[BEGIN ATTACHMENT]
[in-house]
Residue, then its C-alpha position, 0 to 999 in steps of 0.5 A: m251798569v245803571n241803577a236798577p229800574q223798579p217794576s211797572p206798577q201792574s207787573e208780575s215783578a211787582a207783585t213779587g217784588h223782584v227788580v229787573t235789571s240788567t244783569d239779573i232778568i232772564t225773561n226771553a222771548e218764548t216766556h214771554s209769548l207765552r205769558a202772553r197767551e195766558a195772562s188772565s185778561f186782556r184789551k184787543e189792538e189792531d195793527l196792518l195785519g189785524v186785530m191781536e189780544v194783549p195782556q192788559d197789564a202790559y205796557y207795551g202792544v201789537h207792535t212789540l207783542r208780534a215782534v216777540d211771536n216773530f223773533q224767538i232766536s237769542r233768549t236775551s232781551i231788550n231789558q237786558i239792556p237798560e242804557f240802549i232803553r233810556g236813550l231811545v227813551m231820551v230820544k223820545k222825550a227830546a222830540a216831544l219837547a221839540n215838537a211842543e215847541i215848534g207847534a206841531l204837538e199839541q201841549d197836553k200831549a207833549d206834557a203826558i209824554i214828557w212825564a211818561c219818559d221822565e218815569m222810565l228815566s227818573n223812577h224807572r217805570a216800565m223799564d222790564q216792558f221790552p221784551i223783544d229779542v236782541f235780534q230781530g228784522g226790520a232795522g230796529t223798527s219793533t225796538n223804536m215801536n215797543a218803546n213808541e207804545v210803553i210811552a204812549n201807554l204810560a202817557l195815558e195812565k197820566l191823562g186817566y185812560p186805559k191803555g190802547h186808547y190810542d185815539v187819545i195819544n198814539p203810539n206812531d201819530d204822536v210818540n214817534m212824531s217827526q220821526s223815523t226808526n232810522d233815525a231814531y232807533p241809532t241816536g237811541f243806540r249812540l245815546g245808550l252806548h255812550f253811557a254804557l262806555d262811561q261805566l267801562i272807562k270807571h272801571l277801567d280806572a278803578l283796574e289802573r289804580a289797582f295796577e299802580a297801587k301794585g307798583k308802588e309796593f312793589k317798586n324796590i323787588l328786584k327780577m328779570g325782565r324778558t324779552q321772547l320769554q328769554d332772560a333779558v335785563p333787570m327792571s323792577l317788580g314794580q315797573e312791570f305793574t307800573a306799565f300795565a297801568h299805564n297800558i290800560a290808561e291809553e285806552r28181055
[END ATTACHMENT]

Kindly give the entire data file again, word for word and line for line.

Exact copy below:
[in-house]
Residue, then its C-alpha position, 0 to 999 in steps of 0.5 A: m251798569v245803571n241803577a236798577p229800574q223798579p217794576s211797572p206798577q201792574s207787573e208780575s215783578a211787582a207783585t213779587g217784588h223782584v227788580v229787573t235789571s240788567t244783569d239779573i232778568i232772564t225773561n226771553a222771548e218764548t216766556h214771554s209769548l207765552r205769558a202772553r197767551e195766558a195772562s188772565s185778561f186782556r184789551k184787543e189792538e189792531d195793527l196792518l195785519g189785524v186785530m191781536e189780544v194783549p195782556q192788559d197789564a202790559y205796557y207795551g202792544v201789537h207792535t212789540l207783542r208780534a215782534v216777540d211771536n216773530f223773533q224767538i232766536s237769542r233768549t236775551s232781551i231788550n231789558q237786558i239792556p237798560e242804557f240802549i232803553r233810556g236813550l231811545v227813551m231820551v230820544k223820545k222825550a227830546a222830540a216831544l219837547a221839540n215838537a211842543e215847541i215848534g207847534a206841531l204837538e199839541q201841549d197836553k200831549a207833549d206834557a203826558i209824554i214828557w212825564a211818561c219818559d221822565e218815569m222810565l228815566s227818573n223812577h224807572r217805570a216800565m223799564d222790564q216792558f221790552p221784551i223783544d229779542v236782541f235780534q230781530g228784522g226790520a232795522g230796529t223798527s219793533t225796538n223804536m215801536n215797543a218803546n213808541e207804545v210803553i210811552a204812549n201807554l204810560a202817557l195815558e195812565k197820566l191823562g186817566y185812560p186805559k191803555g190802547h186808547y190810542d185815539v187819545i195819544n198814539p203810539n206812531d201819530d204822536v210818540n214817534m212824531s217827526q220821526s223815523t226808526n232810522d233815525a231814531y232807533p241809532t241816536g237811541f243806540r249812540l245815546g245808550l252806548h255812550f253811557a254804557l262806555d262811561q261805566l267801562i272807562k270807571h272801571l277801567d280806572a278803578l283796574e289802573r289804580a289797582f295796577e299802580a297801587k301794585g307798583k308802588e309796593f312793589k317798586n324796590i323787588l328786584k327780577m328779570g325782565r324778558t324779552q321772547l320769554q328769554d332772560a333779558v335785563p333787570m327792571s323792577l317788580g314794580q315797573e312791570f305793574t307800573a306799565f300795565a297801568h299805564n297800558i290800560a290808561e291809553e285806552r28181055